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ucme's avatar

What's the best example of an American home made meal that you would serve to a foreign guest in your home?

Asked by ucme (46533points) April 10th, 2010

I’m English & I would love to know what citizens of the US would consider to be a meal representative of their nations culture & tradition. Above all, something that sums up all that is best in American produce & cooking.So hit me with your recipes & tantalise my taste buds.While you’re at it a drink would go down just nicely.

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53 Answers

ragingloli's avatar

Bread and butter.

john65pennington's avatar

Fried chicken and lasagna. don’t ask me why, it just sounds right.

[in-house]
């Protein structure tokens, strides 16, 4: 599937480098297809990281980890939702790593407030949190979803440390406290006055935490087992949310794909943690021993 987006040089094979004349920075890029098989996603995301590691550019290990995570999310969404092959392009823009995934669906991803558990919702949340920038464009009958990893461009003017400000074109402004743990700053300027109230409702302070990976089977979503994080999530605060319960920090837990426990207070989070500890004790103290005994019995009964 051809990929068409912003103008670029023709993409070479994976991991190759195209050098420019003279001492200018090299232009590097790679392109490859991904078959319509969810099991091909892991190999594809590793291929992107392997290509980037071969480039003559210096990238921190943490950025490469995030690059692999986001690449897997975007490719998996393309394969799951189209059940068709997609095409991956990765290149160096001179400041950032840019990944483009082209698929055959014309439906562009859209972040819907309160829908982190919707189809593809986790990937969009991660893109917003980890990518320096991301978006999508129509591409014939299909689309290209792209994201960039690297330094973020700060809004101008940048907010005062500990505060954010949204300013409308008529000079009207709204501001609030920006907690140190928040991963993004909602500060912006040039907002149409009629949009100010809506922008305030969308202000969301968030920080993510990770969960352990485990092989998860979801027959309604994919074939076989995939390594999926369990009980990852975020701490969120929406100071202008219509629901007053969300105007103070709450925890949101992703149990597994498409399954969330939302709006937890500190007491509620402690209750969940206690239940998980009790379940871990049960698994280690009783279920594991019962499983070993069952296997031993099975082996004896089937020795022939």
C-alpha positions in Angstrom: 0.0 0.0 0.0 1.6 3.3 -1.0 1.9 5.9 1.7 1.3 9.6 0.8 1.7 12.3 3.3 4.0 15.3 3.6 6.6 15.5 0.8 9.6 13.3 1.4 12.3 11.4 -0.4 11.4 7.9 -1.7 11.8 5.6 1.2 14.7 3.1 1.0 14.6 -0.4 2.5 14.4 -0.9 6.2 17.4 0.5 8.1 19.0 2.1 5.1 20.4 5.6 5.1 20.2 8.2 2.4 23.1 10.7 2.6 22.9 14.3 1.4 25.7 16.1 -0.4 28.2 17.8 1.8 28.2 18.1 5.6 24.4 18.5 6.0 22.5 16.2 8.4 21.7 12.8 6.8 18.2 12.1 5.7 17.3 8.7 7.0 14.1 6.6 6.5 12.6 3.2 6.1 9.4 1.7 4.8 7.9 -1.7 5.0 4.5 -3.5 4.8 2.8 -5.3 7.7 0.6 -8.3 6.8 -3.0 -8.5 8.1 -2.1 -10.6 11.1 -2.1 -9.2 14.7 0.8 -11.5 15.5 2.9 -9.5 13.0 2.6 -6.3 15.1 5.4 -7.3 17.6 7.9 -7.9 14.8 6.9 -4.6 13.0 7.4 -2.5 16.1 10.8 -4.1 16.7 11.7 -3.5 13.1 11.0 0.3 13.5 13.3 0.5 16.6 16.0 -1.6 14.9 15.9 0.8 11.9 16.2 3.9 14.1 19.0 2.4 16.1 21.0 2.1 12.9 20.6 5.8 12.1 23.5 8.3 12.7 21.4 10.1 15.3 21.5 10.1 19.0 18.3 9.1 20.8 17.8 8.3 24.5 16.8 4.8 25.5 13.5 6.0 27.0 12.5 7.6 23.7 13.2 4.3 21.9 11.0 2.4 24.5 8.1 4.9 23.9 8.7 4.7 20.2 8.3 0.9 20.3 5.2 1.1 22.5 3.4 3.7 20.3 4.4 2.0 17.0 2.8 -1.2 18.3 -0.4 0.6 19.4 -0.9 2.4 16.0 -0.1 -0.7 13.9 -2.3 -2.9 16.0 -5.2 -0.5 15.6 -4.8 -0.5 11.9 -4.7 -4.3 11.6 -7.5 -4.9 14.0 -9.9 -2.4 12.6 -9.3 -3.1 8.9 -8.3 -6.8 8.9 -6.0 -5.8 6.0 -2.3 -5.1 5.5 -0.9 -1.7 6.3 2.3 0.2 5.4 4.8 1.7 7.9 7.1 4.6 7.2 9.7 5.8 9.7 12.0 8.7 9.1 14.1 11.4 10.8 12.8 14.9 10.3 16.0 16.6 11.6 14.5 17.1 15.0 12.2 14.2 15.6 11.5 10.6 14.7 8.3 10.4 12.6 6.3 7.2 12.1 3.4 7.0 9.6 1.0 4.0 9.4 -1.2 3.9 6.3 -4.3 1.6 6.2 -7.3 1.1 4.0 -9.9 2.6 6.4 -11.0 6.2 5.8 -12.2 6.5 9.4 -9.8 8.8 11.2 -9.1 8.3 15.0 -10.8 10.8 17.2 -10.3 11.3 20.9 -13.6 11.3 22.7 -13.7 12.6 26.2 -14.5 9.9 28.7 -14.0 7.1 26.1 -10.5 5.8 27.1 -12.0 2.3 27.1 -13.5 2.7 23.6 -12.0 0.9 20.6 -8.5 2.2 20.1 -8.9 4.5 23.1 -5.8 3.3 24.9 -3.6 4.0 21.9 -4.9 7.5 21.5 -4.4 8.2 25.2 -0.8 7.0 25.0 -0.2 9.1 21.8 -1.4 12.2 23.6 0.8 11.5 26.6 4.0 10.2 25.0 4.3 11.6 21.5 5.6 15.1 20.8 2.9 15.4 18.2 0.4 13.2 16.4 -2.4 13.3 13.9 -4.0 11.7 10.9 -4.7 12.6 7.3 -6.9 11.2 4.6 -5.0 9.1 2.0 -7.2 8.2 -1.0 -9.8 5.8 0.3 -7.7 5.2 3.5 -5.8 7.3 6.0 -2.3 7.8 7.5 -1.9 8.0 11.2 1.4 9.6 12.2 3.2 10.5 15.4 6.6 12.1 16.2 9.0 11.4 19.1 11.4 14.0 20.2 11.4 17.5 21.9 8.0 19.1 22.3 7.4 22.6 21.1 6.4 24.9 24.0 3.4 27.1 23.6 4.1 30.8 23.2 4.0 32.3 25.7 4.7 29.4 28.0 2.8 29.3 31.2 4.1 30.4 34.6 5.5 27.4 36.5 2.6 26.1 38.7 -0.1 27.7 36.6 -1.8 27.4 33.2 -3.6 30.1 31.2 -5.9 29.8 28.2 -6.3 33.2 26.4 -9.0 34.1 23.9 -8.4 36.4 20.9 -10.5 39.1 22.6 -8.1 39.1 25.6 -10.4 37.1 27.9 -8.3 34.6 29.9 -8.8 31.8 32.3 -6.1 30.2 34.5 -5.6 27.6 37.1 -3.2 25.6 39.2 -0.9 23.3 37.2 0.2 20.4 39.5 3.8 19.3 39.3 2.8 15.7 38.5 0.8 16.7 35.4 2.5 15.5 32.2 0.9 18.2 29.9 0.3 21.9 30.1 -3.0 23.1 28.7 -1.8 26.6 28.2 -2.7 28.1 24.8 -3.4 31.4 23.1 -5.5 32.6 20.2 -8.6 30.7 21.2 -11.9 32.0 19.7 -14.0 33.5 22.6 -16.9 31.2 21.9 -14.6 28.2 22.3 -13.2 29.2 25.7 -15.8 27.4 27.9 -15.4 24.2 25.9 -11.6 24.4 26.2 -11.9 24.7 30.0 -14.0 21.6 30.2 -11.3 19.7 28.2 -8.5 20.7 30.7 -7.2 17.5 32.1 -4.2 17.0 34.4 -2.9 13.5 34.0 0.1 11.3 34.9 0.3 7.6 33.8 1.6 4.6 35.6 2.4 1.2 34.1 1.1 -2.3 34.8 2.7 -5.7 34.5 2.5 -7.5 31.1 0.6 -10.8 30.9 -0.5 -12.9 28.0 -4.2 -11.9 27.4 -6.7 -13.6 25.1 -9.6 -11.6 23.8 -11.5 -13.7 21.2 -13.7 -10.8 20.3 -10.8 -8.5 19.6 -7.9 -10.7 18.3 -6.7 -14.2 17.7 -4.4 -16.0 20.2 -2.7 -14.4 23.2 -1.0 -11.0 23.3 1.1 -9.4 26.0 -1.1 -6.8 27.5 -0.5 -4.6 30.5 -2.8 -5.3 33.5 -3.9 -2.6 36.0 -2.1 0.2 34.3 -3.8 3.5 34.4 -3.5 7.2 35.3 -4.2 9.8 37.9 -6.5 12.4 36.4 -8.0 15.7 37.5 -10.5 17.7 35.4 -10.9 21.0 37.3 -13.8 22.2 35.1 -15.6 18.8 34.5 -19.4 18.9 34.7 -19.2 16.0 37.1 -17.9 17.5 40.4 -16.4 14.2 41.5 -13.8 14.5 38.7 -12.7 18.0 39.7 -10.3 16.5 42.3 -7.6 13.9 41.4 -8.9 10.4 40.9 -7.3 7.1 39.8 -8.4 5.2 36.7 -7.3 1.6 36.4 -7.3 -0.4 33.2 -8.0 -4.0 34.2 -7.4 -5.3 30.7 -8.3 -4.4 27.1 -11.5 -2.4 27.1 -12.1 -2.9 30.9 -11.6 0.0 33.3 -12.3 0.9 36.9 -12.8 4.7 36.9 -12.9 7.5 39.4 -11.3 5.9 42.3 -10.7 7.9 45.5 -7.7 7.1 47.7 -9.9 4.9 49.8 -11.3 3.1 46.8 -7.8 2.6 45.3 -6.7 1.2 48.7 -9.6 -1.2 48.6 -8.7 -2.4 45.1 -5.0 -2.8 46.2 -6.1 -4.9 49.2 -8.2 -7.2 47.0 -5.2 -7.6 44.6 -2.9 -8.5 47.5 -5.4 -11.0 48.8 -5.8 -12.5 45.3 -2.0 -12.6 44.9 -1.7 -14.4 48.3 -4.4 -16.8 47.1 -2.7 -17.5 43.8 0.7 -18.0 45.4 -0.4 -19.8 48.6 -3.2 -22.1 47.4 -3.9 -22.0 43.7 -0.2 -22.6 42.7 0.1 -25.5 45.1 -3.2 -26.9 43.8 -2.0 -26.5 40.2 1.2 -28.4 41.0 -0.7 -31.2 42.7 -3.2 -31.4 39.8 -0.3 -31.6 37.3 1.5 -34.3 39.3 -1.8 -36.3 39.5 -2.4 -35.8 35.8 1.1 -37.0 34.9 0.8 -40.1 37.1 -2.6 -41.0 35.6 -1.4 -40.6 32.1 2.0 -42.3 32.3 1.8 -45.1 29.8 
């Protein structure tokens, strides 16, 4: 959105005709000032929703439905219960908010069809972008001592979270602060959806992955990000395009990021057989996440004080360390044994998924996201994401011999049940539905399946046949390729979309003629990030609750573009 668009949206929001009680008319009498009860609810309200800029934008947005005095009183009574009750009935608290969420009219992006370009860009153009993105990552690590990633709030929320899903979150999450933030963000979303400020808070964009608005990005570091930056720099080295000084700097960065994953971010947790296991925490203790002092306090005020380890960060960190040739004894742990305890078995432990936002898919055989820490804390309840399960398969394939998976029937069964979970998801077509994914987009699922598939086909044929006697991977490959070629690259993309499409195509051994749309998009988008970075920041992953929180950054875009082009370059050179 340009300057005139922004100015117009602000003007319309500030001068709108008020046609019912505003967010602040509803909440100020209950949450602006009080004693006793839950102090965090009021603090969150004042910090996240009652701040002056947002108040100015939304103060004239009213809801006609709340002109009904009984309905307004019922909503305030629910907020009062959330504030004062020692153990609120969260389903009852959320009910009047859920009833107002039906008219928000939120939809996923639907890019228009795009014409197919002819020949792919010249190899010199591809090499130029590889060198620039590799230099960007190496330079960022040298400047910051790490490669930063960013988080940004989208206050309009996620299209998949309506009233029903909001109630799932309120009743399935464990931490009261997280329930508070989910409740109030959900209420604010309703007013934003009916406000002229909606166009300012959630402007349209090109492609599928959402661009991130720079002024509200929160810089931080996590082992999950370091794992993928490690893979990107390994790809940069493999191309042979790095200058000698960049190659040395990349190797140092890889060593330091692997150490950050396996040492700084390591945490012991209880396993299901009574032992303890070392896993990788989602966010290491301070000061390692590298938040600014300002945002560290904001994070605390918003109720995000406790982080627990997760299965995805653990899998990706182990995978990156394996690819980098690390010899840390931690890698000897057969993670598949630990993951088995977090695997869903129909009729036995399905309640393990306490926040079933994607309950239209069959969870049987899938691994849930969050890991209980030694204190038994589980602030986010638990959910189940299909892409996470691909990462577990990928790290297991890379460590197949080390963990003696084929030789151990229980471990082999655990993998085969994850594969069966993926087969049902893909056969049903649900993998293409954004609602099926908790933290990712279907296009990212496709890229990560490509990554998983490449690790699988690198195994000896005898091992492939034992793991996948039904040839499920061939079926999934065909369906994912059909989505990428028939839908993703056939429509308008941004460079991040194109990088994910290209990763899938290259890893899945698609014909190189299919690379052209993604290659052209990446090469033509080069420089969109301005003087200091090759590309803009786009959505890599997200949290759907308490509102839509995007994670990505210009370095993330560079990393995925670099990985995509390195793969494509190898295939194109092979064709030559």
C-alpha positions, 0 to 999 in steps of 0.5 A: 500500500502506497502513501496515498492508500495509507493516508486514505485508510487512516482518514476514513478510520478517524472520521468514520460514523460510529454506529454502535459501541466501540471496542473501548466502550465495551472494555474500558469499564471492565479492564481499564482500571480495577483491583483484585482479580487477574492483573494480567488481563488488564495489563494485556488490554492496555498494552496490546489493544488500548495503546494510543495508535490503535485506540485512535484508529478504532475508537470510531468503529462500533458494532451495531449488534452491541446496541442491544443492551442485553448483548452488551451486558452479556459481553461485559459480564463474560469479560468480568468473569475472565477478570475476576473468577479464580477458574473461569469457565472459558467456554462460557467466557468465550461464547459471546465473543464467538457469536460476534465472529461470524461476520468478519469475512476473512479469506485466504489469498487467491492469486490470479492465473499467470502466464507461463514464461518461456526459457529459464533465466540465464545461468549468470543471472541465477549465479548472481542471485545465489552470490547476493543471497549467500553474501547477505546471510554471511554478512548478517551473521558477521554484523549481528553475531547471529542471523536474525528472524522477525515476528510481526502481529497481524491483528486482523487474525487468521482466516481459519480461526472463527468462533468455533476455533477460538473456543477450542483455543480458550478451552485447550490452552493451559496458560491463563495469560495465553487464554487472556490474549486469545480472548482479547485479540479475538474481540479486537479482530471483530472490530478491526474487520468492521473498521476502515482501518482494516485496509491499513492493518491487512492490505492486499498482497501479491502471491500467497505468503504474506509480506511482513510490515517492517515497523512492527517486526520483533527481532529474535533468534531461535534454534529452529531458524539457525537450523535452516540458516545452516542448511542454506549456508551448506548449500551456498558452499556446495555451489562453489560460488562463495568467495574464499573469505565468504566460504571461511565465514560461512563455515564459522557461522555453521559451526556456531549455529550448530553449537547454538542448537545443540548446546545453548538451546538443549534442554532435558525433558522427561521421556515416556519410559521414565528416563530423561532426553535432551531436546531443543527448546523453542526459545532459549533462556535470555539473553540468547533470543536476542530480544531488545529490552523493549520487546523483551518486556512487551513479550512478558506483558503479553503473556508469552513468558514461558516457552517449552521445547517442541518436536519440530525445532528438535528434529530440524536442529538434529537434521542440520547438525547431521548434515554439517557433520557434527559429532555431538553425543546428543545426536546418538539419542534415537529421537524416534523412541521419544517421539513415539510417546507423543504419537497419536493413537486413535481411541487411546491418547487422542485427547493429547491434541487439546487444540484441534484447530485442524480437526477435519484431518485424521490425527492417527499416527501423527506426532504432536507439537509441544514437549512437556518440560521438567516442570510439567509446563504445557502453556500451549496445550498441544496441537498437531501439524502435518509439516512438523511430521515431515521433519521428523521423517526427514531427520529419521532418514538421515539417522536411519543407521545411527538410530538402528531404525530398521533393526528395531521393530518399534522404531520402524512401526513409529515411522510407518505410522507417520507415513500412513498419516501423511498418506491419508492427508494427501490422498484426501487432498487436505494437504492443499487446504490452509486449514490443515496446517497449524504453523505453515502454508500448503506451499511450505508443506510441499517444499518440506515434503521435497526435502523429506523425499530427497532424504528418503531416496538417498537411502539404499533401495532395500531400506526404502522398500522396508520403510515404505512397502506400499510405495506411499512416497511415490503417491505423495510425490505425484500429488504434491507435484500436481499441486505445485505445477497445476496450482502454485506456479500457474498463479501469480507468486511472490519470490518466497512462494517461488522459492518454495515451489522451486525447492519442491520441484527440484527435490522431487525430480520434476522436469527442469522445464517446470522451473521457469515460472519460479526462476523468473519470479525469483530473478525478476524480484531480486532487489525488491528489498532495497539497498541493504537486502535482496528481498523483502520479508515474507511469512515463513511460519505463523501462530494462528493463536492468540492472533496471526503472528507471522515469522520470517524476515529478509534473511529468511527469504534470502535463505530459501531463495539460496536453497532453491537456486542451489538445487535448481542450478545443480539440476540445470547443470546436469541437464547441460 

tinyfaery's avatar

Enchiladas, refried beans and rice. That’s my classic American food.

America is so varied. There is no such thing as traditional American food. Apple pie?

netgrrl's avatar

Meat loaf, mashed potatoes & gravy, fresh snap beans or corn on the cob, homemade biscuits & banana pudding. Served with iced tea (sweetened, since I’m in the South).

But our population is so varied, finding one traditional meal that represents America would be impossible.

desiree333's avatar

Maceroni and cheese, or maybe cheeseburgers and fries. Peanut butter and jelly sandwhiches for lunch.

Captain_Fantasy's avatar

I’d do a bbq if it was a nice summer day and include seasonal vegetables.

filmfann's avatar

bbq’d ribs, steak or chicken. Baked beans. Corn. Apple pie.

jaytkay's avatar

When the King and Queen visited in 1939, President Roosevelt held a picnic and served hot dogs.